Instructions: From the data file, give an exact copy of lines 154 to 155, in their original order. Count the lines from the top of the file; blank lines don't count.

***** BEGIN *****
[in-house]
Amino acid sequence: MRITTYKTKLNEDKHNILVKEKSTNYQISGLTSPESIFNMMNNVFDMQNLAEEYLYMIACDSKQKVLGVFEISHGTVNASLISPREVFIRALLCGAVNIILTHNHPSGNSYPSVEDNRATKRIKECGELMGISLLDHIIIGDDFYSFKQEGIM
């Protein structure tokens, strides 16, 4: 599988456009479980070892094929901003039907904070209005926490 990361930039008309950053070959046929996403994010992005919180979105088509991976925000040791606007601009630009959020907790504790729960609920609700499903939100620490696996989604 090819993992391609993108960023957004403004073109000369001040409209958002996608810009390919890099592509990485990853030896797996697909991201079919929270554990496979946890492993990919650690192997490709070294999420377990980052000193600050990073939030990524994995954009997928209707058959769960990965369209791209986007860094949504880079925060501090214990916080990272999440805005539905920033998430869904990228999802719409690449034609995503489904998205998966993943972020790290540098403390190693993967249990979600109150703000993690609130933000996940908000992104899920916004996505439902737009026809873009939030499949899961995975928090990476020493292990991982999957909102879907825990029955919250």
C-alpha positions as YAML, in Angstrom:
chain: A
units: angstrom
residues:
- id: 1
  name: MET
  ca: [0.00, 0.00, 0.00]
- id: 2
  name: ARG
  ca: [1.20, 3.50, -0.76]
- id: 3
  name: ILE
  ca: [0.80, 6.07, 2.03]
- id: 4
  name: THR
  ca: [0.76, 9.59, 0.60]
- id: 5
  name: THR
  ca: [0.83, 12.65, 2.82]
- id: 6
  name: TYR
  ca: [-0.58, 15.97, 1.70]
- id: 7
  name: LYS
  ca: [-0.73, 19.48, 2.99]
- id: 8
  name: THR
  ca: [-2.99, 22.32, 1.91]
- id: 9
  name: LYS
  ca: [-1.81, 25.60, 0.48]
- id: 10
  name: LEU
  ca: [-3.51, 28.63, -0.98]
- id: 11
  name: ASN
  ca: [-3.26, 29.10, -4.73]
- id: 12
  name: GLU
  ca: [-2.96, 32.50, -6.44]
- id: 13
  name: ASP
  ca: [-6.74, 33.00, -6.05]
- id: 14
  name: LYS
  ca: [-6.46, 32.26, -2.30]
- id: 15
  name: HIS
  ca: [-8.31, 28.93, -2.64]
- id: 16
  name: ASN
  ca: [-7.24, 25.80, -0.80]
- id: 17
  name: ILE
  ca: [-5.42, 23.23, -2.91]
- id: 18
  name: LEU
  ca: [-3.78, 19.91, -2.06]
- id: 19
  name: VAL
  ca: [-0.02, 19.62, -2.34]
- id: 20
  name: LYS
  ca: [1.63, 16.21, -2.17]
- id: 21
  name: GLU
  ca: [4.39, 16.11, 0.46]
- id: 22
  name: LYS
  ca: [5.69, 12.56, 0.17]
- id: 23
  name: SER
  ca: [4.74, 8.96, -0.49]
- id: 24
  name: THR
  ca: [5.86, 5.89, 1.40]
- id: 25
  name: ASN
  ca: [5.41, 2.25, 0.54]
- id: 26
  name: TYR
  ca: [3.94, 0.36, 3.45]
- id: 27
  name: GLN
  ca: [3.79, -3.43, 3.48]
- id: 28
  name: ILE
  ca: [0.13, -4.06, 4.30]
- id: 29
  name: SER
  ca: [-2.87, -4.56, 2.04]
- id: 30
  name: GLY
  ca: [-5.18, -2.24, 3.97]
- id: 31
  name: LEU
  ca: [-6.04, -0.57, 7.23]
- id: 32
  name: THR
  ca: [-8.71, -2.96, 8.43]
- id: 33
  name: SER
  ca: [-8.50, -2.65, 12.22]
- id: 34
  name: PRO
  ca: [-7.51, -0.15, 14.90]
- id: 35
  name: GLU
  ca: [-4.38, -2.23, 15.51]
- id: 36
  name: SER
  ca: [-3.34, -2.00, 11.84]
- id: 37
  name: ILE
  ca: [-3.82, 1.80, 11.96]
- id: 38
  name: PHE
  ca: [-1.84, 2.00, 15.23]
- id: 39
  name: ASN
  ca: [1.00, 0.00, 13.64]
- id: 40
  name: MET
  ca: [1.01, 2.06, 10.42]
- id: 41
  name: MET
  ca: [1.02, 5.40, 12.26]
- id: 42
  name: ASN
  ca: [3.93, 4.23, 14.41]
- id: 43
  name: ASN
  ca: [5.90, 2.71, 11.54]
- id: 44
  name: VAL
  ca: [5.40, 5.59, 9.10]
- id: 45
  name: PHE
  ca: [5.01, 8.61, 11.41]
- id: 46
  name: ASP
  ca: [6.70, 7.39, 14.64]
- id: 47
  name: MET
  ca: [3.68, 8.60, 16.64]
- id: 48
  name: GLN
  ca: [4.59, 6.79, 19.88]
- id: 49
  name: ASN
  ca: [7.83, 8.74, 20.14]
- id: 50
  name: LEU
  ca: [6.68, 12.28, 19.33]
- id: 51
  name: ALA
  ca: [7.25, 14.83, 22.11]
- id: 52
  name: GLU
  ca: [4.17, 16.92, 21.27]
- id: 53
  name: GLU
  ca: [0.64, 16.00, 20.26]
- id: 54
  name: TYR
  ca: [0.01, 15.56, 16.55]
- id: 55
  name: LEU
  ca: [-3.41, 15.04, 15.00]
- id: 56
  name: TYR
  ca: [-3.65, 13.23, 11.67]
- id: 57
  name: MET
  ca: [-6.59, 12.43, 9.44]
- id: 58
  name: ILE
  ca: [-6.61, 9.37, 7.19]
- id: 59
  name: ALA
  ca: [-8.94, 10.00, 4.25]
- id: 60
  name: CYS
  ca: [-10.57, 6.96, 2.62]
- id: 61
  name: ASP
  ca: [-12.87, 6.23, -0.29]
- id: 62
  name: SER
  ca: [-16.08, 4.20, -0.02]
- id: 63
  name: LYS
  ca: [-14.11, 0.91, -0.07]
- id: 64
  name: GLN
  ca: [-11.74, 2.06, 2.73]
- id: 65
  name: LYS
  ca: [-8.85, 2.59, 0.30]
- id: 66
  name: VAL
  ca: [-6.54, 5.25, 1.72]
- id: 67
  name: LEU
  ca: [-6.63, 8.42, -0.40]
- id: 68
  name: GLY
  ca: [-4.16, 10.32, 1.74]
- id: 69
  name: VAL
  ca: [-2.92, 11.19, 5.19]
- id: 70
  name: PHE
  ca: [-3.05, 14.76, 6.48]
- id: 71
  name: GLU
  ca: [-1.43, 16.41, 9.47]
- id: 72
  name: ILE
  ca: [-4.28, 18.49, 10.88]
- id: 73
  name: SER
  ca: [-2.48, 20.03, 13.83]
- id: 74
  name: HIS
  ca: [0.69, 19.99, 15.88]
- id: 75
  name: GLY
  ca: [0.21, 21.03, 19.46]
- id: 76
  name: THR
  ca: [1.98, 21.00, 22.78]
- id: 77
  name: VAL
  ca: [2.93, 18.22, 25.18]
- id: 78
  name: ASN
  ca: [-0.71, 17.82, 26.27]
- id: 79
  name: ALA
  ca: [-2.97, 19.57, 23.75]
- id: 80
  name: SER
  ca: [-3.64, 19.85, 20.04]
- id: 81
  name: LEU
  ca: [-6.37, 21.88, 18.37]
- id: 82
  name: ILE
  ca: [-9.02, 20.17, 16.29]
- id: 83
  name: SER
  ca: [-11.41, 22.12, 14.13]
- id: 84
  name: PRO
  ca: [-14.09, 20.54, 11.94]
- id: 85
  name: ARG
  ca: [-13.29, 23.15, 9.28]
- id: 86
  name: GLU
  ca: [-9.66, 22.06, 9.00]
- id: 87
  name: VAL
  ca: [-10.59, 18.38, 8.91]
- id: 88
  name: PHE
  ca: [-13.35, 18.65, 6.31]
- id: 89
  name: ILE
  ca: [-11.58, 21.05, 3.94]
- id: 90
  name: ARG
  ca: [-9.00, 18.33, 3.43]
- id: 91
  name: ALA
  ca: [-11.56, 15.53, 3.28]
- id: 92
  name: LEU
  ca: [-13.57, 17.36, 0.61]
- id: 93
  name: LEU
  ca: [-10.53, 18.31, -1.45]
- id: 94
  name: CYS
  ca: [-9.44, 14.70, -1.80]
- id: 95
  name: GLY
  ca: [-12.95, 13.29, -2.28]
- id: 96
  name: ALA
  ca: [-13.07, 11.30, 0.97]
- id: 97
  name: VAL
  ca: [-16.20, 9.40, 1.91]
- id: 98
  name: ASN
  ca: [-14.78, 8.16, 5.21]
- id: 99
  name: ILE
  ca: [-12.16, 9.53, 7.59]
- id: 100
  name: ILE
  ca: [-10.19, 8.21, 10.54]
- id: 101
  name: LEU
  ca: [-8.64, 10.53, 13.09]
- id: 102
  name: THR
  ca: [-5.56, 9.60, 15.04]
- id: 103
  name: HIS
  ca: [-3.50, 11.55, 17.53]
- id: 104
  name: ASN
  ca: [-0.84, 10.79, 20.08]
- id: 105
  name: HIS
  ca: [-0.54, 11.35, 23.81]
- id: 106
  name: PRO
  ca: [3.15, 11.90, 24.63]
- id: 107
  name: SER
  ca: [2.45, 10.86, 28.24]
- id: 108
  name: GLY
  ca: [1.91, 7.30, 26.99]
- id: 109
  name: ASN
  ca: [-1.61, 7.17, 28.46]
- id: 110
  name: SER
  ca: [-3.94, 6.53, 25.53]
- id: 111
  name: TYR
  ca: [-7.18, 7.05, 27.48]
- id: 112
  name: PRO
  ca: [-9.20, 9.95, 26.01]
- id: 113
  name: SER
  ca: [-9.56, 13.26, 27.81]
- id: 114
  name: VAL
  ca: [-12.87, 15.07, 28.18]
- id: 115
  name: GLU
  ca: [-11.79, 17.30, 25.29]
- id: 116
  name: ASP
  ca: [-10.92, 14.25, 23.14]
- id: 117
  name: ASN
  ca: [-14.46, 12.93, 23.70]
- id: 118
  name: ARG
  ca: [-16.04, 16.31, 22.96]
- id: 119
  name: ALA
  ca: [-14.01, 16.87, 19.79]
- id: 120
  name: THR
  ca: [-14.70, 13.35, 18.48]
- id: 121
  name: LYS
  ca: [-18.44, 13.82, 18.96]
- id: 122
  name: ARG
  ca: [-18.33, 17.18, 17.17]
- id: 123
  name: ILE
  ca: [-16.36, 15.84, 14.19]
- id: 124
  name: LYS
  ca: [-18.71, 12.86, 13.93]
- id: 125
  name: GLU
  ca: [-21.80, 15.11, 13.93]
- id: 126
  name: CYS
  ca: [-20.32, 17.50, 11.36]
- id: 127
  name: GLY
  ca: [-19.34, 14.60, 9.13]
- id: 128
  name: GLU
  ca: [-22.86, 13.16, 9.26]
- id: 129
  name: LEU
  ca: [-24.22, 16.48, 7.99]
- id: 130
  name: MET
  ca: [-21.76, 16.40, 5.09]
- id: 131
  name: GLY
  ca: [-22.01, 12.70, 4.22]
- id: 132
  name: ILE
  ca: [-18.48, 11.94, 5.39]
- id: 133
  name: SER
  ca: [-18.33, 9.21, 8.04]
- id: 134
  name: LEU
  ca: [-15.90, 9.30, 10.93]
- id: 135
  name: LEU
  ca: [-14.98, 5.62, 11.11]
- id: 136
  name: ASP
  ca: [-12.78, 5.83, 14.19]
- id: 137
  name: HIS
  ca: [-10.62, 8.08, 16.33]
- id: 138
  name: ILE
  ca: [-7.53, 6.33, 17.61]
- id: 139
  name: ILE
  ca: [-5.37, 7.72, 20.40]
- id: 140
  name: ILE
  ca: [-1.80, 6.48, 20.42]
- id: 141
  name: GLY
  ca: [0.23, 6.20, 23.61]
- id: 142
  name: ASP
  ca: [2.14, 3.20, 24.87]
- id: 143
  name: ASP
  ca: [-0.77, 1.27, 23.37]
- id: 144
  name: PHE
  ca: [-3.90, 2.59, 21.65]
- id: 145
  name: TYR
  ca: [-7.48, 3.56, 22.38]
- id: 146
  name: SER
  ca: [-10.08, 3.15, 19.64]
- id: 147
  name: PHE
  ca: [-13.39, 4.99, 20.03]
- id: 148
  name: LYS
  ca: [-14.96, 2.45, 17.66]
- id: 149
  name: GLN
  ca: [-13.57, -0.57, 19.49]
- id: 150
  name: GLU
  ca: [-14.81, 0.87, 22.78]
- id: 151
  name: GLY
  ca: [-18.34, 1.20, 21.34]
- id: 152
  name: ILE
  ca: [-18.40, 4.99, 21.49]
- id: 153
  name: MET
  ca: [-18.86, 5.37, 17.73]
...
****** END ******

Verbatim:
  ca: [7.83, 8.74, 20.14]
- id: 50